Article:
Jack Kennedy, in sixty-one
Told Congress, "There's a race to run;
Let's reach the moon, let's jump the gun!."
"The times were changin', Dylan sang,
From Liverpool, the Beatles sprang,
And through our land, new music rang.
The good times only roll so far,
Bad things can happen, and they mar
The luster of the brightest star.
That November twenty-three,
The nation sang a threnody
For murdered John F. Kennedy.
Next year, the Civil Rights Act passed,
A law to right some wrongs at last,
Although the work ahead was vast.
Great riots roared, and cities burned
All through the sixties, unrest churned,
A grim response of people spurned.
Soon women learned of their mystique,
As Friedan's book provoked the meek,
And feminists began to speak.
In sixty-eight, new gunshots ring,
When James Earl Ray kills Dr. King,
Providing one more dirge to sing.
Than Jack's brother ran for president
That June, his foul murder sent
Good reason for a third lament.
In Vietnam we suffered more,
And thousands died in pointless war;
As politicians kept the score.
The nation wept beneath its load,
The war drums beat as fury strode,
And marched with death down killing's road.
A generation wanted change,
The flower children pushed exchange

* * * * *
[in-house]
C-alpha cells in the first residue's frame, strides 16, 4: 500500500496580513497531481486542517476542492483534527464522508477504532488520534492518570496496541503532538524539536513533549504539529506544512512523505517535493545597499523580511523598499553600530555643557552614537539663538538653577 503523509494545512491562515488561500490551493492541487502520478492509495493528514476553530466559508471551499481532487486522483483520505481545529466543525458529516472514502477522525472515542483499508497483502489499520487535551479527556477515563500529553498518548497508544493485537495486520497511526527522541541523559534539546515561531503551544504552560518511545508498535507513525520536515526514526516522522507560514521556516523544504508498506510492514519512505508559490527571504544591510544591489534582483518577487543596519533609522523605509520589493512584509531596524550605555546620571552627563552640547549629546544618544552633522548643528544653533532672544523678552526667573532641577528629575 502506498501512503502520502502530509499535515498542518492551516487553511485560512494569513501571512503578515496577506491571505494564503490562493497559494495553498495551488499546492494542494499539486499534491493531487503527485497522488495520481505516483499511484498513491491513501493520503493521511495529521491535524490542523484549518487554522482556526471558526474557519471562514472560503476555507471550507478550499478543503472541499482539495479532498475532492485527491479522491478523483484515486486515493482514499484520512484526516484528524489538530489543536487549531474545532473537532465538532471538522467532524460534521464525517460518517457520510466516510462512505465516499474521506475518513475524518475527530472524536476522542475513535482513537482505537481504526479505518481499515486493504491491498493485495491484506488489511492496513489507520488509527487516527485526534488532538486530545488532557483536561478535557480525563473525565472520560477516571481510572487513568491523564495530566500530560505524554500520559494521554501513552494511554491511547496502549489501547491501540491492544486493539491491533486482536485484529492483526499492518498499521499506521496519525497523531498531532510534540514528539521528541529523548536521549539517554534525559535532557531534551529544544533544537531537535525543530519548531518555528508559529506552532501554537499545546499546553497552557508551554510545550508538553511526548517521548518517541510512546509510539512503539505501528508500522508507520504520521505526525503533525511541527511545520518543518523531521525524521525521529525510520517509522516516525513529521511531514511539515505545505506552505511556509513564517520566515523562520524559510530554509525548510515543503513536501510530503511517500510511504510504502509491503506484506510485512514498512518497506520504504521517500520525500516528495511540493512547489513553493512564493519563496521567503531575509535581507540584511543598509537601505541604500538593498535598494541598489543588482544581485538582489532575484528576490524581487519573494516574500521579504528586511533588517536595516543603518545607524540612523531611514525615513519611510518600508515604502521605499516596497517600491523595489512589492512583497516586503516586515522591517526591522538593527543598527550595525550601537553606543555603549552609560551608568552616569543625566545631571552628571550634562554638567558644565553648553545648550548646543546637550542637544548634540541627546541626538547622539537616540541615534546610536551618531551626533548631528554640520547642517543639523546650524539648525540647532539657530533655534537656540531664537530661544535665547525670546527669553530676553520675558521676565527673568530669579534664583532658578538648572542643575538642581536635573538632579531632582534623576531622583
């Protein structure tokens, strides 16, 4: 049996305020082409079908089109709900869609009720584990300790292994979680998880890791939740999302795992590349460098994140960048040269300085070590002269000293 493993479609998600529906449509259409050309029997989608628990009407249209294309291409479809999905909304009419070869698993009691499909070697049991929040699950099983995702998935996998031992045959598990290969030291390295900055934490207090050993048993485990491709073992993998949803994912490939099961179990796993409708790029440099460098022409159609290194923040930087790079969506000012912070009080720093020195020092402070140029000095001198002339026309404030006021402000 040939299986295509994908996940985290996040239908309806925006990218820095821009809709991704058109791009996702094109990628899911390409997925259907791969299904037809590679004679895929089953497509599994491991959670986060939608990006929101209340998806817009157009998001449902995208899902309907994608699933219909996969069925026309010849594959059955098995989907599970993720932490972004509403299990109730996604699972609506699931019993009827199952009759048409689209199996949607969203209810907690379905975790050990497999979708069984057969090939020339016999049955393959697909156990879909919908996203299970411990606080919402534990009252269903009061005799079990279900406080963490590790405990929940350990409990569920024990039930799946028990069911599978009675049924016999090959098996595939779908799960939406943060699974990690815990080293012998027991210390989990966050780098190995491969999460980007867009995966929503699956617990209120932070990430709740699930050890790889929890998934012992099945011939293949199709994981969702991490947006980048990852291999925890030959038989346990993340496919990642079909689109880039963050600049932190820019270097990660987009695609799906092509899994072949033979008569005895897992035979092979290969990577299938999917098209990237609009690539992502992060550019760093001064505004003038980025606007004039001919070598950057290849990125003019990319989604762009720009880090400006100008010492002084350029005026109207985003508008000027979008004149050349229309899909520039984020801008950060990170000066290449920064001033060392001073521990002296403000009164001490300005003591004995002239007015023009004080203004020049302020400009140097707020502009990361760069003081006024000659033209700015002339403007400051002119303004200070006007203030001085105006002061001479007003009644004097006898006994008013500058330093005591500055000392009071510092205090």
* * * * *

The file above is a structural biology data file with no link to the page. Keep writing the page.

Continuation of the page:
Of war for peace, within their range.
When Mary Jane informed the crew,
"Turn on, drop out," the message flew,
"Make love, not war, that's what we do!"
At college, near and far away,
The students ragged on LBJ;
"How many kids'd you kill today?
Their anger toppled his regime,
With opposition so extreme,
He quit the race, ran out of steam.
The protesting was all about
A senseless war, death's heavy clout,
With "Time for peace!"its constant shout.
What did they want, those kids, now old?
A chance to watch the years unfold,
With normal lives, their stories told.
In sixty-nine, we reached the moon,
The mission done, so opportune;
Jack's promise kept, and mankind's boon.
Let;s sum it up, here's what we got;
War crushed the dreams of Camelot,
And mocked improvements that we wrought.
The decade left a bitter taste,
But still, it wasn't all a waste,
Some good was done, some gains embraced.
Some progress came, for all to see,
More civil rights, more liberty,
But at what cost, what misery?
We yearned for peace; instead, war came,
We saw the bombs and bullets maim
The innocent, their world in flame.
Good will and peace remain the goal,
Although ill deeds still take their toll,
And try the patience of the soul.
Yet men can be both brave and good,
They try for better, and they should,
To build a world in brotherhood,
A dream that's still not understood.